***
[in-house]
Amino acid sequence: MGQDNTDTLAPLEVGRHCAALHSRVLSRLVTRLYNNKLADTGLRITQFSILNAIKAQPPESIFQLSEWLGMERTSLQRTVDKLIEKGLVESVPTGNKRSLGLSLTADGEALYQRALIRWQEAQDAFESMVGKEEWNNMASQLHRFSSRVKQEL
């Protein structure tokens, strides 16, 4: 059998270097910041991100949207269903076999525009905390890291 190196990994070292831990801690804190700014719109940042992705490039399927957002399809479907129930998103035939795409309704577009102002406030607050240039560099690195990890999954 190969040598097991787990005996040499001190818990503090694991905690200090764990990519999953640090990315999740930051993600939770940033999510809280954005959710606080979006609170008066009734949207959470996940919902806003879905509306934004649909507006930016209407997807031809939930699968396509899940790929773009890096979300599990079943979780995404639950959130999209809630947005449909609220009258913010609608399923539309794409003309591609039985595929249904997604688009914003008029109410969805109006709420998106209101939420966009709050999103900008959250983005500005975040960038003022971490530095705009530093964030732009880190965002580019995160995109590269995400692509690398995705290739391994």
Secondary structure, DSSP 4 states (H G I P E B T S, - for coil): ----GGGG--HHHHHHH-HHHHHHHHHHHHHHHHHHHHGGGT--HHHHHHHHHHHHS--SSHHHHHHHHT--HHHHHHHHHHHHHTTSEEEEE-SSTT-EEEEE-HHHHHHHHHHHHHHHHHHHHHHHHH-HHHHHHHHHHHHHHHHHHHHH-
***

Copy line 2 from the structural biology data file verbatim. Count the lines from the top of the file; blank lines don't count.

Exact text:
Amino acid sequence: MGQDNTDTLAPLEVGRHCAALHSRVLSRLVTRLYNNKLADTGLRITQFSILNAIKAQPPESIFQLSEWLGMERTSLQRTVDKLIEKGLVESVPTGNKRSLGLSLTADGEALYQRALIRWQEAQDAFESMVGKEEWNNMASQLHRFSSRVKQEL